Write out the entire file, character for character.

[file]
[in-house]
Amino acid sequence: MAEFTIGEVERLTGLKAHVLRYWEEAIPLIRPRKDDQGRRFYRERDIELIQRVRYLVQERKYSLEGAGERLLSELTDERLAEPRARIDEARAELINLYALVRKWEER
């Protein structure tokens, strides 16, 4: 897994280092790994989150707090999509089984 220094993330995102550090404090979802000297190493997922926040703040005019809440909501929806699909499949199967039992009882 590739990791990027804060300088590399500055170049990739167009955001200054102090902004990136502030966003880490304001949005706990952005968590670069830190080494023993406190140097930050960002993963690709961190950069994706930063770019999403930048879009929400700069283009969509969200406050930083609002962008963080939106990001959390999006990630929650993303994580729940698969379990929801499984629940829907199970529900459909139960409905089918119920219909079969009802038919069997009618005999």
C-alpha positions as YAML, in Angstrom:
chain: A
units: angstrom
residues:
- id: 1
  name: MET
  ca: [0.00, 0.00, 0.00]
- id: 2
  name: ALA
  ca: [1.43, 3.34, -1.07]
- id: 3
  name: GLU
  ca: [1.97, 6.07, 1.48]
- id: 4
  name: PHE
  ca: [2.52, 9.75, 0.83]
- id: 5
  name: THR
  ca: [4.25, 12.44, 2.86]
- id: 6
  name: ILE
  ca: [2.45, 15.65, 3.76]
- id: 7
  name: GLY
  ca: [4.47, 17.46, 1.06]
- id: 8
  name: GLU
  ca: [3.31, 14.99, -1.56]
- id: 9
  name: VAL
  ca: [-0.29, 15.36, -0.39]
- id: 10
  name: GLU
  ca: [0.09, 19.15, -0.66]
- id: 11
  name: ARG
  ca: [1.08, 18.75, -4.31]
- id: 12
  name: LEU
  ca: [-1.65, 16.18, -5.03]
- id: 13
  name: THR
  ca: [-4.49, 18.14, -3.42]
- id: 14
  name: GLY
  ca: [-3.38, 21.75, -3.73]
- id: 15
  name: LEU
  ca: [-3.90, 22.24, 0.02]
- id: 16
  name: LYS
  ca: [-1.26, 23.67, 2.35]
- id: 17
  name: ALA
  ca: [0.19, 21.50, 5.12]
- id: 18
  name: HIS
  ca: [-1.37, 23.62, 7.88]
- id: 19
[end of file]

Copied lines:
[in-house]
Amino acid sequence: MAEFTIGEVERLTGLKAHVLRYWEEAIPLIRPRKDDQGRRFYRERDIELIQRVRYLVQERKYSLEGAGERLLSELTDERLAEPRARIDEARAELINLYALVRKWEER
């Protein structure tokens, strides 16, 4: 897994280092790994989150707090999509089984 220094993330995102550090404090979802000297190493997922926040703040005019809440909501929806699909499949199967039992009882 590739990791990027804060300088590399500055170049990739167009955001200054102090902004990136502030966003880490304001949005706990952005968590670069830190080494023993406190140097930050960002993963690709961190950069994706930063770019999403930048879009929400700069283009969509969200406050930083609002962008963080939106990001959390999006990630929650993303994580729940698969379990929801499984629940829907199970529900459909139960409905089918119920219909079969009802038919069997009618005999």
C-alpha positions as YAML, in Angstrom:
chain: A
units: angstrom
residues:
- id: 1
  name: MET
  ca: [0.00, 0.00, 0.00]
- id: 2
  name: ALA
  ca: [1.43, 3.34, -1.07]
- id: 3
  name: GLU
  ca: [1.97, 6.07, 1.48]
- id: 4
  name: PHE
  ca: [2.52, 9.75, 0.83]
- id: 5
  name: THR
  ca: [4.25, 12.44, 2.86]
- id: 6
  name: ILE
  ca: [2.45, 15.65, 3.76]
- id: 7
  name: GLY
  ca: [4.47, 17.46, 1.06]
- id: 8
  name: GLU
  ca: [3.31, 14.99, -1.56]
- id: 9
  name: VAL
  ca: [-0.29, 15.36, -0.39]
- id: 10
  name: GLU
  ca: [0.09, 19.15, -0.66]
- id: 11
  name: ARG
  ca: [1.08, 18.75, -4.31]
- id: 12
  name: LEU
  ca: [-1.65, 16.18, -5.03]
- id: 13
  name: THR
  ca: [-4.49, 18.14, -3.42]
- id: 14
  name: GLY
  ca: [-3.38, 21.75, -3.73]
- id: 15
  name: LEU
  ca: [-3.90, 22.24, 0.02]
- id: 16
  name: LYS
  ca: [-1.26, 23.67, 2.35]
- id: 17
  name: ALA
  ca: [0.19, 21.50, 5.12]
- id: 18
  name: HIS
  ca: [-1.37, 23.62, 7.88]
- id: 19